Kirtan performance: towards understanding structure organisation and tradition, Harjinder Singh Lallie, University of Warwick.
Kirtan is situated within the rich musical traditions of North India and is the product of a process of synergy and cross fertilisation which brought together the music of many genres, groups and sects such as the Muslim Dums (minstrels) and the travelling jogis and sadhus. This rich cross fertilization of musical tradition culminated in many musical reets (traditions) which are apparent in the musical performances of many Sikh schools of Kirtan. However, this culmination of musical traditions has never been fully analysed nor have the various influences that we refer to.
In this paper we use a number of classical Kirtan samples from well know kirtanis from different kirtan gharanas (schools) to act as case studies which highlight the structure of a Kirtan performance and demonstrate the range of musical reets portrayed in a classical based Kirtan performance. We define and categorise the various components of a sabad performance
In our analysis we deconstruct a number of kirtan componemts in the sample such as the shaan, manglacharan, alaap and sargam. For some of these components we further categorise and define them.
We believe this to be the first such analysis of its kind. Such an analysis is vital in aiding Sikh musicologists to better understand the regional influences apparent within Kirtan as well as situate and categorise the various schools and genres of Sikh music.
Harjinder Singh Lallie holds a BSc and an MSc from Birmingham City University and an MPhil from the University of Birmingham. He joined Warwick University in 2011.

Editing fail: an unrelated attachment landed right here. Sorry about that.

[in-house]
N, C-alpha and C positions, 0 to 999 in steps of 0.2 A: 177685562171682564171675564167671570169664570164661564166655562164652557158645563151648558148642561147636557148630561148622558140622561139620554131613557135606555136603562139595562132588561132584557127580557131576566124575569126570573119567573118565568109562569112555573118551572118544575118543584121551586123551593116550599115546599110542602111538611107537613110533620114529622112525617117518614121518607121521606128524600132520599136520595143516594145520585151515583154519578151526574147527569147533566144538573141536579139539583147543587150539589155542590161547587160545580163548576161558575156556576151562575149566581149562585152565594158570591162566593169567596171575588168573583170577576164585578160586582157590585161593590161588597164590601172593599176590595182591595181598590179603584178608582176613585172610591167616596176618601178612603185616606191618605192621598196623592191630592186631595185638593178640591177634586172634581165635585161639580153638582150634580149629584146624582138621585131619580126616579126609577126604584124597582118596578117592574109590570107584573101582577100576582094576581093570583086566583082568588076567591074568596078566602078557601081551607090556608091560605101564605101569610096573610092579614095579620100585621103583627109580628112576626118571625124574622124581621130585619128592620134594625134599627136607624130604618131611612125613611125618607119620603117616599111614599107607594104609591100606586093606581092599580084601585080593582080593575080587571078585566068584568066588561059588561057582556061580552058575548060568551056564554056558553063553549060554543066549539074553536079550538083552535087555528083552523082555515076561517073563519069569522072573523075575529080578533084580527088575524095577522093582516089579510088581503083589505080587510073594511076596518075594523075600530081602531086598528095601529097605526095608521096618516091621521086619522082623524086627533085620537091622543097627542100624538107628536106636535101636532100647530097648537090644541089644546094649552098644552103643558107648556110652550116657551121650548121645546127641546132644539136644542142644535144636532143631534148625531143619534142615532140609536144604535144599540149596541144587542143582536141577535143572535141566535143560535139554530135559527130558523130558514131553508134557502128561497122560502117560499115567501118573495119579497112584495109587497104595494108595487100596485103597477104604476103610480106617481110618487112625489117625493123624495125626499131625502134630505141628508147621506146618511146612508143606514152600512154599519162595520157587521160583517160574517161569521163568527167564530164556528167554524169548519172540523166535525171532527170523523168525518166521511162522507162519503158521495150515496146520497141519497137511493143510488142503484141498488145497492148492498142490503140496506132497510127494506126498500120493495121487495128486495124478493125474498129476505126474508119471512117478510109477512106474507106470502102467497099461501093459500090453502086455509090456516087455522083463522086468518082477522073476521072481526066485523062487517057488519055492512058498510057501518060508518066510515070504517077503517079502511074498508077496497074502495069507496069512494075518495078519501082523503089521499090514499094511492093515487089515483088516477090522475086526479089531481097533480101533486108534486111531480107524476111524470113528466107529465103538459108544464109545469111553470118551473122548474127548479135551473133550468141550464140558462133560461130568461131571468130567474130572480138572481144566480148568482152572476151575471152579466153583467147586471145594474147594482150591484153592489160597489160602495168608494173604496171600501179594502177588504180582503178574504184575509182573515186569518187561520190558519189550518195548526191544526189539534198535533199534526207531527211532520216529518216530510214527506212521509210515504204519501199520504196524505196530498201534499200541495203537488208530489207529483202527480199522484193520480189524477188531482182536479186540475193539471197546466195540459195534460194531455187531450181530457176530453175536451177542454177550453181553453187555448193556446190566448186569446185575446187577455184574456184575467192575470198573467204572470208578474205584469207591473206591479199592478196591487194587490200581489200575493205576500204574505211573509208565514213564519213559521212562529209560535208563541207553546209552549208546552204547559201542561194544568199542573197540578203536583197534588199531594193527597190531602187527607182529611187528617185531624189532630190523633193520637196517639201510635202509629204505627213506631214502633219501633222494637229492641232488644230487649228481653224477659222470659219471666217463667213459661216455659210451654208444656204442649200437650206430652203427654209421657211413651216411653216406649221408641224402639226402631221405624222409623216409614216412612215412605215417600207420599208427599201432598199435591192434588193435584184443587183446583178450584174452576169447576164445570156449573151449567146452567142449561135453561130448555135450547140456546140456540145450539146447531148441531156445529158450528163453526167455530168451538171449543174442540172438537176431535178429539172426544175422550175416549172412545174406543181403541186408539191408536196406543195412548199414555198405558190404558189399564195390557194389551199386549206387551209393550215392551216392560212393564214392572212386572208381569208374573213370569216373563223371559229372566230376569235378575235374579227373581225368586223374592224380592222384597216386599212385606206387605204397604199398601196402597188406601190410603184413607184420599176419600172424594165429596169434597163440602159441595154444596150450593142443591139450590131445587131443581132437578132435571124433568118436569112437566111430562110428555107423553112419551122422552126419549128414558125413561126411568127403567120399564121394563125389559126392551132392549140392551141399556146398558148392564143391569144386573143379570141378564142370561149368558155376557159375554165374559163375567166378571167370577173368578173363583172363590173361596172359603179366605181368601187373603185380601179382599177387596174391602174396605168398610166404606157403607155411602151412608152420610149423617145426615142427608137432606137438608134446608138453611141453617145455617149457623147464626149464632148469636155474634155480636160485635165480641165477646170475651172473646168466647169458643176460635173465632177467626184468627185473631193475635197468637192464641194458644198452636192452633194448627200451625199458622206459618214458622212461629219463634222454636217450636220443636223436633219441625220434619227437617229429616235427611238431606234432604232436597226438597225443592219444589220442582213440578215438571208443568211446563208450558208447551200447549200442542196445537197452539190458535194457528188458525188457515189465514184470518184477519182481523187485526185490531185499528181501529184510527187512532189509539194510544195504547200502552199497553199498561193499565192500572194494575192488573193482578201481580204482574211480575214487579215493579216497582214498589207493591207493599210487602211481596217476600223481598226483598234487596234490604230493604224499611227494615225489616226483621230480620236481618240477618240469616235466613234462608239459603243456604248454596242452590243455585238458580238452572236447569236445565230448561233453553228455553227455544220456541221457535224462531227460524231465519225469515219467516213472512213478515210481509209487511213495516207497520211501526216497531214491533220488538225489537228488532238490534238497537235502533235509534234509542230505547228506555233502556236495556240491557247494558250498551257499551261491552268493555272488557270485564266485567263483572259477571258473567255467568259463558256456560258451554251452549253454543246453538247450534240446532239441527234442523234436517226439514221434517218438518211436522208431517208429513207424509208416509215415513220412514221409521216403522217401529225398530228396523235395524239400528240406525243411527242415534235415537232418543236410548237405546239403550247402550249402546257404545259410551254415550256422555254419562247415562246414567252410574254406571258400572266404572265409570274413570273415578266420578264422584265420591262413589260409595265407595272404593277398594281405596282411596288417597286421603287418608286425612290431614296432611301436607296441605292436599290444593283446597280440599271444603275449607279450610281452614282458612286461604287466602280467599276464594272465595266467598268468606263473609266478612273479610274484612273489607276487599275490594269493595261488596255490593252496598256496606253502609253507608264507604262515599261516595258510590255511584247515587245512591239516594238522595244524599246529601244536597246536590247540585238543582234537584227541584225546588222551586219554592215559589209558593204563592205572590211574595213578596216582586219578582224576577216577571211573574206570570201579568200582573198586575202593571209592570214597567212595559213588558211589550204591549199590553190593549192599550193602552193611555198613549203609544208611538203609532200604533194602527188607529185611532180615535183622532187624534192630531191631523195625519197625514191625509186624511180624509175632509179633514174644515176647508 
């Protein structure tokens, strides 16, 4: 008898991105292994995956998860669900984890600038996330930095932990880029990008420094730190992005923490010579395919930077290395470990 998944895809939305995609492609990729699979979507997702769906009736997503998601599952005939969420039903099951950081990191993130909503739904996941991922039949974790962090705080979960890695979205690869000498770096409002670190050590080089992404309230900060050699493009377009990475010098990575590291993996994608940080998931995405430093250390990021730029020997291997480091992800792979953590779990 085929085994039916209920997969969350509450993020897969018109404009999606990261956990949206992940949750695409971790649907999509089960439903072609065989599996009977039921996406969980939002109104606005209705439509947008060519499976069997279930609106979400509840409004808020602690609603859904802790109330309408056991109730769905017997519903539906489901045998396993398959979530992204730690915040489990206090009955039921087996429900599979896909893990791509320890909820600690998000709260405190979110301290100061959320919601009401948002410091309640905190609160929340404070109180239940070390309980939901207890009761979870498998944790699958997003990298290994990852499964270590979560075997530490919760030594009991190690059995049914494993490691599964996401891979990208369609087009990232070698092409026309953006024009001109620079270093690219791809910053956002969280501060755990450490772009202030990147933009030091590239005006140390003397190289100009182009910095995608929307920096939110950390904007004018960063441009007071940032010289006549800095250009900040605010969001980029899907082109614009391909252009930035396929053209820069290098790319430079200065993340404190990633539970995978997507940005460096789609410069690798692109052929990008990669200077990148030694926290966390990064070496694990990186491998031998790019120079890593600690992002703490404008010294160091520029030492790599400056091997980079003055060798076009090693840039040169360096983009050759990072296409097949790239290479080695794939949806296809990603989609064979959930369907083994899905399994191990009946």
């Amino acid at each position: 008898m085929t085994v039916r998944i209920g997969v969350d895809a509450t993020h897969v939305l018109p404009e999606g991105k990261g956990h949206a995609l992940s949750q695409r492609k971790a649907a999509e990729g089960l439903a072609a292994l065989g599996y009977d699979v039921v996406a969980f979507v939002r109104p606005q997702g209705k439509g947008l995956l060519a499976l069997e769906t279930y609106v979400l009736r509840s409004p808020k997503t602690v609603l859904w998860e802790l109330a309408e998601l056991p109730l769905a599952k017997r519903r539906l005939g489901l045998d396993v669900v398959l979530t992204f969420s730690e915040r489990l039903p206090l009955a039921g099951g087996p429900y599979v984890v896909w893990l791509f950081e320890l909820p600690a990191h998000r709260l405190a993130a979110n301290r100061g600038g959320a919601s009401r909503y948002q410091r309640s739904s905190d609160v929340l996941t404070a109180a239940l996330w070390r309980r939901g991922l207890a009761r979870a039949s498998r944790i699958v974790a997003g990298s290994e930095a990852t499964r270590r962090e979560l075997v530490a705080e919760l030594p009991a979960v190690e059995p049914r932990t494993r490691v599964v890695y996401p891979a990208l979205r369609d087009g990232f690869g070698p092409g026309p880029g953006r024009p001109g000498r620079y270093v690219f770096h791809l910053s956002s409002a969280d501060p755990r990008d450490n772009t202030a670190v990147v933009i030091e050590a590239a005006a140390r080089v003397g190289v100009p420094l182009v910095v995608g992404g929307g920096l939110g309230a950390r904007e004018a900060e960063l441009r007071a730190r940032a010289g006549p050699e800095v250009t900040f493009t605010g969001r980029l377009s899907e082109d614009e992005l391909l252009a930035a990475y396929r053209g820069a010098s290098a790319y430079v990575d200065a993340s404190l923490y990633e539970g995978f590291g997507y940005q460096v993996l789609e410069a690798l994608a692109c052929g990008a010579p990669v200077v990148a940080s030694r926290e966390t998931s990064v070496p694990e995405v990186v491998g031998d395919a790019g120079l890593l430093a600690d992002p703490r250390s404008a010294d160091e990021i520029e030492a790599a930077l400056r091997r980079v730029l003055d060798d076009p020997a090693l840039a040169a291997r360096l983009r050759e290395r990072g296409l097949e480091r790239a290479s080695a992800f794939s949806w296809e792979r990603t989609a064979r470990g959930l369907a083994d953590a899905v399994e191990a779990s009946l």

Harjinder is a Senior Teaching Fellow responsible for the coordination and organisation of the MSc Cybersecurity and Management masters programme.
Harjinder is an experienced academic who has more than 13 years of teaching and tutoring experience in the areas of Information Security, Security Protocols and Digital Forensics.
He is one of leading experts in the area of Sikh Musicology and Sikh Studies.
Preserving the Northern Indian Musical Heritage Performed in 1970s Britain.' Ragi Harminder Singh.
In the 1970s great musicians from the Panjab visited the UK where they performed and shared their art over three years. The musicians were masters in their art, and they performed the khyal and dhrupad styles of music. Dhrupad literally means 'fixed words', and was developed for singing verses that were written in specific rhythms. The newer khyal genre has gained popularity at dhrupad's expense, as it places fewer constraints on the singers and allows displays of virtuosity. As a result the dhrupad art form is now becoming rare, especially since many maestros have now passed away. Luckily, some of their live performances were recorded on spool machines, which private collectors have donated to the Panjab Cultural Association. We are currently cataloguing and digitising fifty of the recordings for posterity and we will be presenting the project to date. In our paper we explore how the Sikh music tradition has evolved from dhrupad, to khyal, along with the modern influence of ghazals and Hindi popular music. Finally, we will examine and demonstrate how the introduction of new instruments has led to the original style of Kirtan to become endangered.
Interest in Kirtan and raag music goes back a few generations within the Bharj family. Harminder Singh was first introduced to the sacred art of Kirtan by his father Sardar Gurcharan Singh Bharj, who taught him how to sing a few shabads in raag, and also the basics of tabla at a young age. Harminder Singh’s main teacher was Ustad Mohan Singh Musapuri from West Drayton, London. Ustad Mohan Singh taught vocals, Dilruba, Sarangi, Violin and the Tabla. Harminder Singh trained under for over 20 years. Harminder Singh also learnt kirtan from Ragi Jaspal Singh (Nephew of the legendary Bhai Dharam Singh Zakhmi), and Tabla from Ustad Gurmeet Singh Virdi. The title of ‘Ragi’ which means expert in raags, was bestowed upon Harminder Singh by the Budha Dal.